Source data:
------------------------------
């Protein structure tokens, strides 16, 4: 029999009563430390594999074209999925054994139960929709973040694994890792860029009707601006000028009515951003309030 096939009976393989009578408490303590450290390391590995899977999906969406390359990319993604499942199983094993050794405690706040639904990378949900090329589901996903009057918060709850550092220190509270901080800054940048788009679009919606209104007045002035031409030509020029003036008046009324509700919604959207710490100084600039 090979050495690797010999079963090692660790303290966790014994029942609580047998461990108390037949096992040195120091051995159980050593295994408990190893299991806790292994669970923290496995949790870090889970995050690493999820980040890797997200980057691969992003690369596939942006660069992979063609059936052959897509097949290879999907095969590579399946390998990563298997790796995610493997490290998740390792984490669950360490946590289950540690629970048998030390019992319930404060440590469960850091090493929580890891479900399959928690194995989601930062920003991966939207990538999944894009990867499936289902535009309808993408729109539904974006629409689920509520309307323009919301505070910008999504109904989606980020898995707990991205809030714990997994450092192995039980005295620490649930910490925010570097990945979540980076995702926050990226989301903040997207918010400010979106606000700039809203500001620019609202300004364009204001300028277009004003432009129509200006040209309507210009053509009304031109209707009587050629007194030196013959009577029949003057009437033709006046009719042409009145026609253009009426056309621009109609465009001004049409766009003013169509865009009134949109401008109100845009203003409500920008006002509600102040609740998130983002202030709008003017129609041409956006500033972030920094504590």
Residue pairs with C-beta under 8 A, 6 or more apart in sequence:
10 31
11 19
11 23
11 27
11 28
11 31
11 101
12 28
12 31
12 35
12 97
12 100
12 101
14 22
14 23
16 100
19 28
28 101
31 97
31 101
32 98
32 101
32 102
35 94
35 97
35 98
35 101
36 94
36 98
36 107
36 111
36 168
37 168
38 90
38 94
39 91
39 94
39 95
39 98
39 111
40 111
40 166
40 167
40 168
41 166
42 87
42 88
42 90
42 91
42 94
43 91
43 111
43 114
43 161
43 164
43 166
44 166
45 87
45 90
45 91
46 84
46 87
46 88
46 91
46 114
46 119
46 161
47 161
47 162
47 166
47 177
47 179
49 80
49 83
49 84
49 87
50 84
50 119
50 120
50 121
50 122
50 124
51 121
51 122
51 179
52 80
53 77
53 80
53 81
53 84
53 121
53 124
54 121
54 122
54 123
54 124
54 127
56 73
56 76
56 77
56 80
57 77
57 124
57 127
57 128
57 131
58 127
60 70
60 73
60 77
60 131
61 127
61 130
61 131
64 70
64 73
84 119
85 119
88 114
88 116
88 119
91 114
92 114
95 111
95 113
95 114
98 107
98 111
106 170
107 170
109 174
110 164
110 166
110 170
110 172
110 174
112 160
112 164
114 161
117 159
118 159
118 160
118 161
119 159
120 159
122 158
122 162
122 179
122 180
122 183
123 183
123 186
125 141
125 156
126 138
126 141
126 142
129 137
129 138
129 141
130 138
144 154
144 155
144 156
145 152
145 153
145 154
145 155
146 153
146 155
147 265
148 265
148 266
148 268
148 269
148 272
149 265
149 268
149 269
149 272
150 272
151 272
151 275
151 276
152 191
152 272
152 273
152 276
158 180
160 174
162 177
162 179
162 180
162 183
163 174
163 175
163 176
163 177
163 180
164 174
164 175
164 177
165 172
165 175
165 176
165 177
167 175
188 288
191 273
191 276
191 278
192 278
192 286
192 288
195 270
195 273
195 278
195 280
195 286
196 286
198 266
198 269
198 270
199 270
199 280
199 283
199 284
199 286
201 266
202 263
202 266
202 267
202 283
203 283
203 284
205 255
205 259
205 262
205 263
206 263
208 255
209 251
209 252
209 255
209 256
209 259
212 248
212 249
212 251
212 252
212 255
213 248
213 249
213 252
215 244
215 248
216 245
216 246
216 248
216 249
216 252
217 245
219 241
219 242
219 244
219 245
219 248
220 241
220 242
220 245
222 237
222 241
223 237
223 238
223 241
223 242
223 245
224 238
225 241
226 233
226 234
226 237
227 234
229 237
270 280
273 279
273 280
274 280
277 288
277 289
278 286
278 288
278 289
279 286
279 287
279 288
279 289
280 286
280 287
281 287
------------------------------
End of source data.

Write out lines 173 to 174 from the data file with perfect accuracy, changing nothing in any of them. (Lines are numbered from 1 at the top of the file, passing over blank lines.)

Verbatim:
147 265
148 265